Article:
Are you struggling to get all of your students’ books checked out in a timely fashion? Do you feel like you are running in a million different directions and not able to answer everyone’s question? Have you ever felt like pulling your hair out at the end of a class? I know I have!
Thankfully I have been blessed with an amazing library assistant, so most of the time there are two of us to handle book check-out. However, the past couple of years she is constantly pulled to cover classrooms. So I am often by myself and have felt the frustration many times. There is so much to do during this time other than checking out books: help students search the catalog, locate books, provide readers advisory and answer any other questions the kids have. Add in phone calls from the office and teachers popping in to look for materials and you end up with a very chaotic time.
I have come up with a few strategies and ideas that you can implement to help ease the chaos. And since we are approaching the end of the year you might want to just keep these in mind for the start of next school year.
1. Use a laser pointer
This is a brilliant idea. Another librarian suggested this to me a couple years ago and I wish I had known about it sooner. Most of the questions that I answer are about the location of a book. If I can’t physically show the student where the book is then I will describe it’s location for them. “It’s on the bookshelf next to the printer, the third shelf down from the top. It’s to the right of the football books. In the blue bin to the left of the green bin.” Instead of saying all of this, I can take my laser pointer and point directly to the spot they need to go. This is a huge timesaver, especially when you are stuck behind the circulation desk.
2. Ask 3 then me
3. Two check-out lines
Have students form two check-out lines at the circulation desk. One line is just for book check-out. The other line is just for questions. This will help you to multi-task more efficiently – check-out books and answer questions.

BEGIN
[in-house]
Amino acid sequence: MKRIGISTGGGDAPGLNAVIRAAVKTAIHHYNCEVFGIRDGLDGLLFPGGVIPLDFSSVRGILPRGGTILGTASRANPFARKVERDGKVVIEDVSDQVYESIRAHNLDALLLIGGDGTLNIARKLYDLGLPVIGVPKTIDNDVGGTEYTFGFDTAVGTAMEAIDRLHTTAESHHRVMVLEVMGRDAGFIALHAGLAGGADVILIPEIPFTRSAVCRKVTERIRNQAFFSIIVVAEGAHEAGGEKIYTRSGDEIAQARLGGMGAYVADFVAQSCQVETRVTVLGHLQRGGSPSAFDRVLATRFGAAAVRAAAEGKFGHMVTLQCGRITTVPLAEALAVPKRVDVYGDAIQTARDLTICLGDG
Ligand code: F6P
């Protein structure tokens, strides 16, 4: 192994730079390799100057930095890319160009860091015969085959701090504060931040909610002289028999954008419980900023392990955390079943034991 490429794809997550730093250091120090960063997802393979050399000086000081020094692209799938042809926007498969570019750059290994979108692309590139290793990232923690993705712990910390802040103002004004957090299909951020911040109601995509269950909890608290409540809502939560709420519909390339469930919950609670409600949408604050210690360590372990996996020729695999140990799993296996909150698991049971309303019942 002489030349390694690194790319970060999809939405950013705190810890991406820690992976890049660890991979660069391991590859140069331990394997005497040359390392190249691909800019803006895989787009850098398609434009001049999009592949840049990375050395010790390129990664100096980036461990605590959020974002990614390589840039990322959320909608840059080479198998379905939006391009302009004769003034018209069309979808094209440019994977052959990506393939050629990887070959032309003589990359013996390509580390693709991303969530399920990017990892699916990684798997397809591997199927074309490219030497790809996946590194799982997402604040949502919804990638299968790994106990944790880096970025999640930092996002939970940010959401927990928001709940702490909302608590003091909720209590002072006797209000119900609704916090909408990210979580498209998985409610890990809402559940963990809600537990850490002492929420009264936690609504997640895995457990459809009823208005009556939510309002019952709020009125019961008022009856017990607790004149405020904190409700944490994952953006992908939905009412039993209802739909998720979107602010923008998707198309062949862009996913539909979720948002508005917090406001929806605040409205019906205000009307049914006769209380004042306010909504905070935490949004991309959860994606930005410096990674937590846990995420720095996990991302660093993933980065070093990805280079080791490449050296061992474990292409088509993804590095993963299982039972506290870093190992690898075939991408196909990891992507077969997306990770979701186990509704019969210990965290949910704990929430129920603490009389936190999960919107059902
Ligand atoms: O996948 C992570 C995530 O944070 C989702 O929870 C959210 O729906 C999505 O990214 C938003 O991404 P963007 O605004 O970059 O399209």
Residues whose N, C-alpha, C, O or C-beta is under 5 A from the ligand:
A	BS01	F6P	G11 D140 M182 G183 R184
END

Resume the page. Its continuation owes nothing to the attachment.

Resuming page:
4. Dewey cheat sheets
5. Book request sticky notes
Use this idea when students request a specific book and you do not have the time to go find the book for them. When a student asks for a book, tell them that you will have to find the book and give it to them at a later time. Then grab a sticky note. Write the student’s name, their teacher’s name and the book title on the note. Then, when you get a chance to pull the book you can take the sticky note and put it right on the book.
And did you know that you can print on sticky notes too? You can! It’s really quite simple. For the book request notes, I created a template with the information on it that will need to be filled out (student name, teacher, book title, call #). Once the template was printed out, I placed 6 sticky notes in the boxes on the paper. Then I put the paper back in the printer and voila! I have 6 sticky notes ready to go. I printed off a stack of these and have them in a folder so when I need them I can just grab the sticky note and jot down the information (or have the student do it).
- Parent volunteers
- Stagger your check-out times
- Make check-out a library center
- Put stuffed animals and other props on your bookshelves for the different Dewey sections
- Put more popular books/series in different colored bins. This will help students to find these books easier.